1:45 Introduction by Kathy Oswald
1:49 Academics professionalism as involvement in networks. Desire for achievement isn’t what motivates Packer. It’s political action, answering intellectual questions.
1:51 The very, very length commitment to the dissertation topic. Jeremy’s been working on his dissertation topic for 15 years. He must have chose well because he can still gets excited about it.
1:53 “Why do you need to love your dissertation topic? Because you won’t be able to escape it for a very, very, very long time.”
1:54 “There’s a path associated with the project. Be sure to work out the theoretical and political commitments and investments of the work early on. It creates a focus and gets you involved in the right conversations.”
1:56 Jeremy shares early presentations from his CV. It includes presentations on Boyz N the Hood and Do the Right Thing, a comic strip, and Disney. It’s helpful to see that someone with such a consistent and coherent research agenda wasn’t born with it!
2:06 Best case scenario from dissertation to book publication is. Six for proposal/manuscript submission acceptance. A year to two years for first revisions. Six months for second round of reviews. Another six months for second round of revisions. In between, you have to do marketing research in order to help your publisher promote the book. After that, the rewards will follow, which means you’re still committed to the book years after. Perhaps awards nomination, invited talks, response to reviews, if you’re lucky.
2:13 You’ll spend your life being known as the X scholar (e.g., the car guy, the Foucault guy).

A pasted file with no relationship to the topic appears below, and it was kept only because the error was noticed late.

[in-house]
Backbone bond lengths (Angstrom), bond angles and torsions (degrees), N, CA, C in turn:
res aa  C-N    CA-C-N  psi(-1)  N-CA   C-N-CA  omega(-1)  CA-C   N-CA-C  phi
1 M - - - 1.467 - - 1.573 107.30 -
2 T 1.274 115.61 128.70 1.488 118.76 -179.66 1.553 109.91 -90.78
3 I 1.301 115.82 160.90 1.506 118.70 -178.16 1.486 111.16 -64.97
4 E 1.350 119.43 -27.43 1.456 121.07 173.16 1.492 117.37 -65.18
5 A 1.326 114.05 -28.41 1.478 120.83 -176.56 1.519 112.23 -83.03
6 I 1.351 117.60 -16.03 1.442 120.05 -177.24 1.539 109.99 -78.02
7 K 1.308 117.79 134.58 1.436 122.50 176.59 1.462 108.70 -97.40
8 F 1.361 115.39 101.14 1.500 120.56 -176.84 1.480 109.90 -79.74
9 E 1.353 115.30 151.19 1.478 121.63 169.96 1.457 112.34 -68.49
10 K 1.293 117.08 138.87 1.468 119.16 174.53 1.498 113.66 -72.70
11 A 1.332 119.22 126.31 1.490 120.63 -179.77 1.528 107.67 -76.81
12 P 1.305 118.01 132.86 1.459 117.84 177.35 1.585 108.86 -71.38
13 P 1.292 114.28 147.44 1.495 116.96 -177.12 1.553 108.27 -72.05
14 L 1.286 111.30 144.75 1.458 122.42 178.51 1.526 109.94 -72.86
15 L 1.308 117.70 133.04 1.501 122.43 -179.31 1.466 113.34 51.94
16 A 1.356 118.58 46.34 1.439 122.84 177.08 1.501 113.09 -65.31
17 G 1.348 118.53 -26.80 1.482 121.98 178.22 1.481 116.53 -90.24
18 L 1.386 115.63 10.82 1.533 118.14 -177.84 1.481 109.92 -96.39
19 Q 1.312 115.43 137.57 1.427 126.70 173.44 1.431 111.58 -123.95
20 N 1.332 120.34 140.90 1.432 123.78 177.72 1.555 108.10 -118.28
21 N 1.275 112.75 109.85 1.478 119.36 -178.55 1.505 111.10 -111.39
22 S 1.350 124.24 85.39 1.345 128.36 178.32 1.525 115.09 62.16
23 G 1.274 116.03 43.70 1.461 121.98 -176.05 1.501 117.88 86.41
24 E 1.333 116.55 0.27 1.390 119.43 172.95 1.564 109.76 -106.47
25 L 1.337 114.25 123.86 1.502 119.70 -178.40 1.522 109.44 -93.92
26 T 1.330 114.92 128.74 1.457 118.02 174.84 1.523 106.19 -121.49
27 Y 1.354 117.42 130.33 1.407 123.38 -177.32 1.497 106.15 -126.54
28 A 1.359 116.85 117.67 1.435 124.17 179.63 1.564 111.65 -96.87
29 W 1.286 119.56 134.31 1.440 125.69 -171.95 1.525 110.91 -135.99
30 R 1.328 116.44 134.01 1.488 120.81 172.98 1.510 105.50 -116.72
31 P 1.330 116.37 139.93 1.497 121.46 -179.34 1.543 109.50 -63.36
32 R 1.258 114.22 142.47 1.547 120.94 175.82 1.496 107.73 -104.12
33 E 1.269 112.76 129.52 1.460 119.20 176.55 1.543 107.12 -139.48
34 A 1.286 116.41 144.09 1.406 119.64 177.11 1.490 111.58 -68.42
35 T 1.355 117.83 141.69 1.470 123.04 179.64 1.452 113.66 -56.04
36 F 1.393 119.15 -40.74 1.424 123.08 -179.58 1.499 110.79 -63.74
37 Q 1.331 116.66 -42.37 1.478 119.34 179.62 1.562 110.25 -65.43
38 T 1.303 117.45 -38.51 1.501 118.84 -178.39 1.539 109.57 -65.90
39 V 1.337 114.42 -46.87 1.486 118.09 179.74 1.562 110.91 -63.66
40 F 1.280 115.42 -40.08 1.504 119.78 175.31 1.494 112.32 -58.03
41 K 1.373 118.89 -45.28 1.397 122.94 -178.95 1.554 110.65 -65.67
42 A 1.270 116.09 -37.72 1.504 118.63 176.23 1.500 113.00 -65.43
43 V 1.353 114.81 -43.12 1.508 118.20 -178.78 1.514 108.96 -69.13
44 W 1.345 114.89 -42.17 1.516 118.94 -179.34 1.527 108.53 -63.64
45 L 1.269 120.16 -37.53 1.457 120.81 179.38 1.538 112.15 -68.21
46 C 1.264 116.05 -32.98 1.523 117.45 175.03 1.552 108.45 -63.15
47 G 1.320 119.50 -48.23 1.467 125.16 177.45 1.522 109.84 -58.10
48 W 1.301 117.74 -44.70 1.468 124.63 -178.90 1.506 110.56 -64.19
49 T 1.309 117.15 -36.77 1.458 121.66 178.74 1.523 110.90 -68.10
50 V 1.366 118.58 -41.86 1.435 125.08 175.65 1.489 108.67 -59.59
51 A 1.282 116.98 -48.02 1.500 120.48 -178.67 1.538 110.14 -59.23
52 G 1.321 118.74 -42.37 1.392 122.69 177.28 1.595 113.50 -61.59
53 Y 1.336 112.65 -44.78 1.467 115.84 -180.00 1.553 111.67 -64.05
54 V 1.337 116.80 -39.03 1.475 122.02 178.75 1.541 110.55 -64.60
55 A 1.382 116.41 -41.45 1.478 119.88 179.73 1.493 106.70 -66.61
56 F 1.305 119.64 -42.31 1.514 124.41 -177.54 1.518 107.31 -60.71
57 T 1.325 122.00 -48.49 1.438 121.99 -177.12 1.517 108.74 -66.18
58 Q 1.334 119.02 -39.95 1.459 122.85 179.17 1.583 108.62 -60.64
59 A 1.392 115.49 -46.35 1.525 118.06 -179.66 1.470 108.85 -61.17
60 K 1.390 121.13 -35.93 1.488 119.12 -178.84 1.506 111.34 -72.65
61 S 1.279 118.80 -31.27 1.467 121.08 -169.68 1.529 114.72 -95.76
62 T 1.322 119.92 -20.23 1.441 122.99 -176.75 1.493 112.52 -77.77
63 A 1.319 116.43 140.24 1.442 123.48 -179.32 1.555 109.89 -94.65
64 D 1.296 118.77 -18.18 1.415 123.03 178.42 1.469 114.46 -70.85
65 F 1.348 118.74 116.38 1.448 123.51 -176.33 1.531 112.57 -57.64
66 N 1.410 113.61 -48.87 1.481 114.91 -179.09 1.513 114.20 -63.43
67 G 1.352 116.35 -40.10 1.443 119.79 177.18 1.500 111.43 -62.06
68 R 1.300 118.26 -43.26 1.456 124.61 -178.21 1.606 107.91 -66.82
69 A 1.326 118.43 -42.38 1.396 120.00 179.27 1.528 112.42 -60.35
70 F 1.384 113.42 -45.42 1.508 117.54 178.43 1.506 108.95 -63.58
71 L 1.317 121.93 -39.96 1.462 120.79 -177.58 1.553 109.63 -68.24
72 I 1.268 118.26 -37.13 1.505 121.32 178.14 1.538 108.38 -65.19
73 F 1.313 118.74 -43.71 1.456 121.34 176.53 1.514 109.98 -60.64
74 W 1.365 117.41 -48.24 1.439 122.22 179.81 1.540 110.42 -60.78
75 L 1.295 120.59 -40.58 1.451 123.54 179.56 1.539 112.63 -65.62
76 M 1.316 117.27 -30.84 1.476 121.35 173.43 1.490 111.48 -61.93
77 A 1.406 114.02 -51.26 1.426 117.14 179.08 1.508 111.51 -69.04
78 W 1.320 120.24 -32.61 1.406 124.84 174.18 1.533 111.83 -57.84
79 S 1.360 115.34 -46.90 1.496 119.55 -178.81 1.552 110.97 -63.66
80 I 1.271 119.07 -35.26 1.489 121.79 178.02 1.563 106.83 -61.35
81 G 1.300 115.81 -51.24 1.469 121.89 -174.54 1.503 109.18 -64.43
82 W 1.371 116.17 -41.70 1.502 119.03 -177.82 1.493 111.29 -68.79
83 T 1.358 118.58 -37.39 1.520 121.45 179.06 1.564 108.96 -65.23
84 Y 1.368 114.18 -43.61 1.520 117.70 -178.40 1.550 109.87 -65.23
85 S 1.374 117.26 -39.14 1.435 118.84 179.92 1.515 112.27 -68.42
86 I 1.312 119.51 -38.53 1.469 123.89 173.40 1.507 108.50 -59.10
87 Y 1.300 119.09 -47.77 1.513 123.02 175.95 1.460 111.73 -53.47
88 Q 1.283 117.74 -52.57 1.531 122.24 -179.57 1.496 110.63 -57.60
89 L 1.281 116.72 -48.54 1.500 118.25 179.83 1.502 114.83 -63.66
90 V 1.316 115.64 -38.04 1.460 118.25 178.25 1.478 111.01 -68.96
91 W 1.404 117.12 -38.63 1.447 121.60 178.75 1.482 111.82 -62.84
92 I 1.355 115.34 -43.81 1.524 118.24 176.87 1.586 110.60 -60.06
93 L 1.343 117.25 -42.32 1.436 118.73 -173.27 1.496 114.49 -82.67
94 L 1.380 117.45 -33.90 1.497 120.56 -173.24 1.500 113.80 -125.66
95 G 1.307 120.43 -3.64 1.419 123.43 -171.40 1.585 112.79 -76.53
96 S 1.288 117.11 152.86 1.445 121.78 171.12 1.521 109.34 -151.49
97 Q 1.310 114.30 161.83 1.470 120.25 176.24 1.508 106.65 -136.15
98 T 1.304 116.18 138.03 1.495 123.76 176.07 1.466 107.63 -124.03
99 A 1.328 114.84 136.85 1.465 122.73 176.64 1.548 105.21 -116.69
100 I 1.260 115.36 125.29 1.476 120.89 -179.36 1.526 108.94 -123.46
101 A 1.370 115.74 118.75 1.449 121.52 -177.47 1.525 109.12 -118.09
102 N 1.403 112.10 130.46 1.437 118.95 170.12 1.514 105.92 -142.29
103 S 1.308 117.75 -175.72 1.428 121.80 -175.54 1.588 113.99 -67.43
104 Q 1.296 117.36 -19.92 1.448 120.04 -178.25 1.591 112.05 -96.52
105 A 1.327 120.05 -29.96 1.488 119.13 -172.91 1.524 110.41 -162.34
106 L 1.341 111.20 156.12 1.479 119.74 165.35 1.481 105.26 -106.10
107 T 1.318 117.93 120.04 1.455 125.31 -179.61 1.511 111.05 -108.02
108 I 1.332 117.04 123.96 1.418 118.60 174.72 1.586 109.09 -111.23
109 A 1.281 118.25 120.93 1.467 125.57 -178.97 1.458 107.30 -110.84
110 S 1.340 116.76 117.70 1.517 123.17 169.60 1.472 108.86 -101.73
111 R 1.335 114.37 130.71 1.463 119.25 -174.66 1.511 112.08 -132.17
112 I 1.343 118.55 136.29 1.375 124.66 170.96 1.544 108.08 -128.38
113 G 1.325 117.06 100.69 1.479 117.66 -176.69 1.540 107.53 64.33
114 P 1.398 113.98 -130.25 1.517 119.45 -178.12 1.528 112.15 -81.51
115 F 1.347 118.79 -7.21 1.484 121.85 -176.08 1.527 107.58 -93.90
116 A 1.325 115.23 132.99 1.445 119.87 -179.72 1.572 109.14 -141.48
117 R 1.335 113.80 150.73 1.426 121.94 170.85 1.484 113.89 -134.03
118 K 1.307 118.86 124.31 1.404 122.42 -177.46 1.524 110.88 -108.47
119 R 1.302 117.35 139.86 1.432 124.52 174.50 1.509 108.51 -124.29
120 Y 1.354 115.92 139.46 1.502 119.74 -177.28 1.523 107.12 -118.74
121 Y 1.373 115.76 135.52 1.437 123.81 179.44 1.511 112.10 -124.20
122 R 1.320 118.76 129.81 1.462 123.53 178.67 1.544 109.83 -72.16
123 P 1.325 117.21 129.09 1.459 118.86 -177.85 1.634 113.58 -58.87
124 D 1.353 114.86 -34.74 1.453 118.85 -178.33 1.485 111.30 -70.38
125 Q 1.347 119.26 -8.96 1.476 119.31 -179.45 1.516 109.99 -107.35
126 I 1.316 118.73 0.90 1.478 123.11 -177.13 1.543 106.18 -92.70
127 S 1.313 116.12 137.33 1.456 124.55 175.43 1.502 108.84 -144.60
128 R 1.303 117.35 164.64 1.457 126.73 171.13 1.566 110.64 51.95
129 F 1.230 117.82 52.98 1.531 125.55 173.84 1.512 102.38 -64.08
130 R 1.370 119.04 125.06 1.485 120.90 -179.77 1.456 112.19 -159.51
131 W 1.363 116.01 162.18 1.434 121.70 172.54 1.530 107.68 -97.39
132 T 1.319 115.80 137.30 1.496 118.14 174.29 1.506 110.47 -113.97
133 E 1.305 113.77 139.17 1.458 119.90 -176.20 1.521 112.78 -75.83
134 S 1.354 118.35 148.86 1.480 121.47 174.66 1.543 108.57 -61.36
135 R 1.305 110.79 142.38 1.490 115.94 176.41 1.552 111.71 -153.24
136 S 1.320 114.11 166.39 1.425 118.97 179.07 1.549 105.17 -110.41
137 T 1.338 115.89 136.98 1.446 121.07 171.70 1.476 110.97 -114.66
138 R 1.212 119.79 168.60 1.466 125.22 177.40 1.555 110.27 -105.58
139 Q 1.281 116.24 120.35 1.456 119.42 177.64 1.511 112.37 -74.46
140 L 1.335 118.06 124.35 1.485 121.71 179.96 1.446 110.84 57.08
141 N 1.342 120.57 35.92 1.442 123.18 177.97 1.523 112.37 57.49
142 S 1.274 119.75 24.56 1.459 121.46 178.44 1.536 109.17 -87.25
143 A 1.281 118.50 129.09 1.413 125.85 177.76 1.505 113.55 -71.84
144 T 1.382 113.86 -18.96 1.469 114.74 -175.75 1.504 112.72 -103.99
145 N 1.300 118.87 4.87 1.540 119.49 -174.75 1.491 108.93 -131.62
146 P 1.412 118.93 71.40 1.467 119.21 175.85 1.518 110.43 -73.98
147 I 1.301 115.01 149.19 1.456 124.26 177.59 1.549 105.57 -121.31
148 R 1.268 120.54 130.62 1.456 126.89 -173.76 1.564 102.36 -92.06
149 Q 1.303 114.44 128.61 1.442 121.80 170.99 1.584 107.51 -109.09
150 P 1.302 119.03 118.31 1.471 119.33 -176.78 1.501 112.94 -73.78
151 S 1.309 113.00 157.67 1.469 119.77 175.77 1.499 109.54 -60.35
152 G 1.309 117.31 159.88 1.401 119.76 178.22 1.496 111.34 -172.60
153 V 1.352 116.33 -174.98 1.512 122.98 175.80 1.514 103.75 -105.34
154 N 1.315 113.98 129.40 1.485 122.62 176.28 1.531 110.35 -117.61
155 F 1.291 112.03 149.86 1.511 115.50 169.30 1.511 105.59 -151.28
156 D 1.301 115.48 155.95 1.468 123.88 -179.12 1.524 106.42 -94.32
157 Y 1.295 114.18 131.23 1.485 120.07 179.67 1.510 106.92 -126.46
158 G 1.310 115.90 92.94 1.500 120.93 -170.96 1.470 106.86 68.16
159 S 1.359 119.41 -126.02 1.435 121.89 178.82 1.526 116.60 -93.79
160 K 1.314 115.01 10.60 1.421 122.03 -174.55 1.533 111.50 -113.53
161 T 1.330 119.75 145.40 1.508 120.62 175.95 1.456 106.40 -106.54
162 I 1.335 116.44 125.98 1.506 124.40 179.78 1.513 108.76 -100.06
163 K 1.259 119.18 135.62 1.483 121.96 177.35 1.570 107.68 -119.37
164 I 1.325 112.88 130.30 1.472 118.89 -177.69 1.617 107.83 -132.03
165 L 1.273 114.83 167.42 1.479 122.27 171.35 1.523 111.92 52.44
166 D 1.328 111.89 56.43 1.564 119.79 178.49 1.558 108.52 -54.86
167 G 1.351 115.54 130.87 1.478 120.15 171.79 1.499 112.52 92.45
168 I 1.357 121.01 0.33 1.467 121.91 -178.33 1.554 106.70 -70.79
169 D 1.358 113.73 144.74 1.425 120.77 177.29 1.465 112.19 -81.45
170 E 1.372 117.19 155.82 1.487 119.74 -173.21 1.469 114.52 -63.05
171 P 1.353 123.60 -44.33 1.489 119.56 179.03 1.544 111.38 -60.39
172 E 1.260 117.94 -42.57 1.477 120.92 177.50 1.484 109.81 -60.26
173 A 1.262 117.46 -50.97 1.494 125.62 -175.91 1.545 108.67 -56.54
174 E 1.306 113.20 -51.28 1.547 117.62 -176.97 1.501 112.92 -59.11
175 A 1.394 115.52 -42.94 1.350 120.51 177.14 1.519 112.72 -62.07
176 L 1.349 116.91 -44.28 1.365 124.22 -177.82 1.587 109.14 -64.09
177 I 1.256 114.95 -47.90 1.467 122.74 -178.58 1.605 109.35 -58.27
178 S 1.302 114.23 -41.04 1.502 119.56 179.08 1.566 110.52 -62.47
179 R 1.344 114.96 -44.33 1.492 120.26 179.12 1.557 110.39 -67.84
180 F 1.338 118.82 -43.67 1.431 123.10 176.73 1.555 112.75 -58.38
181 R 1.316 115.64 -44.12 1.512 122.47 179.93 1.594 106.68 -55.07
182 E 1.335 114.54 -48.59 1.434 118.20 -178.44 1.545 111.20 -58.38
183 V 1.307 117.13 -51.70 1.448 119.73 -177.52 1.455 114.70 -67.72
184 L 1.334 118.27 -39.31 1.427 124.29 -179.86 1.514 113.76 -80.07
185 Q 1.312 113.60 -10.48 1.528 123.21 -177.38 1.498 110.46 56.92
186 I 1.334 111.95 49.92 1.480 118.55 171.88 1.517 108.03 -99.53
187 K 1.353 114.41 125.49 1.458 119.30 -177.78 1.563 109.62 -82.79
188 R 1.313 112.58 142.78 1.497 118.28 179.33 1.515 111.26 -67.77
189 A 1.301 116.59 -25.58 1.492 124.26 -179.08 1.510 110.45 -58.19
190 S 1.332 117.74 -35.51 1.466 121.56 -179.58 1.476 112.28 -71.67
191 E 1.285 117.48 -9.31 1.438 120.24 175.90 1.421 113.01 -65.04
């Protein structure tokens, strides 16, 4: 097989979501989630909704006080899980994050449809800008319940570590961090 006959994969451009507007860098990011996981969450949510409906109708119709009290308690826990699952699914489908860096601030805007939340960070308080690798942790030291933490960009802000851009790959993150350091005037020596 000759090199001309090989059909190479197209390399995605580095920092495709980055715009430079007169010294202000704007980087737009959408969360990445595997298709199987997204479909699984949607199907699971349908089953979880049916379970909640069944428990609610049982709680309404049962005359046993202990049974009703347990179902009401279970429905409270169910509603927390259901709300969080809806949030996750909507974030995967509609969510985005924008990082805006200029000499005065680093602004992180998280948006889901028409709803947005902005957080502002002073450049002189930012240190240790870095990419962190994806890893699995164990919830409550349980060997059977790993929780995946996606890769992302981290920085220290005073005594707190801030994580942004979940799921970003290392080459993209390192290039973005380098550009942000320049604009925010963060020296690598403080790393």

2:14 Jeremy reiterates that you have to care about your topic/project very deeply because you’ll live with it for years (and it becomes such an important part of your professional identity).
2:17 A question: How much should you consider the market when choosing your topic. A: Probably not a good idea. Markets change so quickly. Think not so much in terms of topic market, but political/theoretical/methodological arenas. What arenas of scholarship do you want to contribute to? How is your work going to intervene in the production of knowledge? What is the terrain of battle? Can your work enter into debates across topical, disciplinary, theoretical, political, and methodological boundaries?
2:25 Jeremy recommends aiming high. Think about the work that comes to matter. To what beliefs are you going to devote your scholarship? What fights will you wage (political, intellectual, creative, professional)? He makes the important point that there won’t be another opportunity after the dissertation to devote this kind of time to thinking (and reading) in a field, to becoming an expert.
2:29 The types of relationships you participate in shape your work you do in significant ways. With whom are you going to share your time, energy, and trust? Who will you go to battle with? For example, Foucault, Cultural Studies, and Governmentality came out of a reading group made up of mostly graduate students. It helped that Larry Grossberg, Jeremy’s mentor, and Toby Miller agreed to be interviewed. A note to the young and so-to-be wise: If you can’t get a top scholar to write an article, ask them if they’re do an interview to be published in your collection.
2:44 Once again, Jeremy highlights the importance of building strong connections early. Not glad-handing at conferences but rather making deeper connections and building friendships and collegial relationships. Jeremy’s strongest mentoring happened through his relationships with his fellow graduate students. In that case, you’re acting as both a mentor and mentee. The more you do it now, the better you’ll be at it in the future, which could happen a couple of years after you’ve finished writing your own dissertation.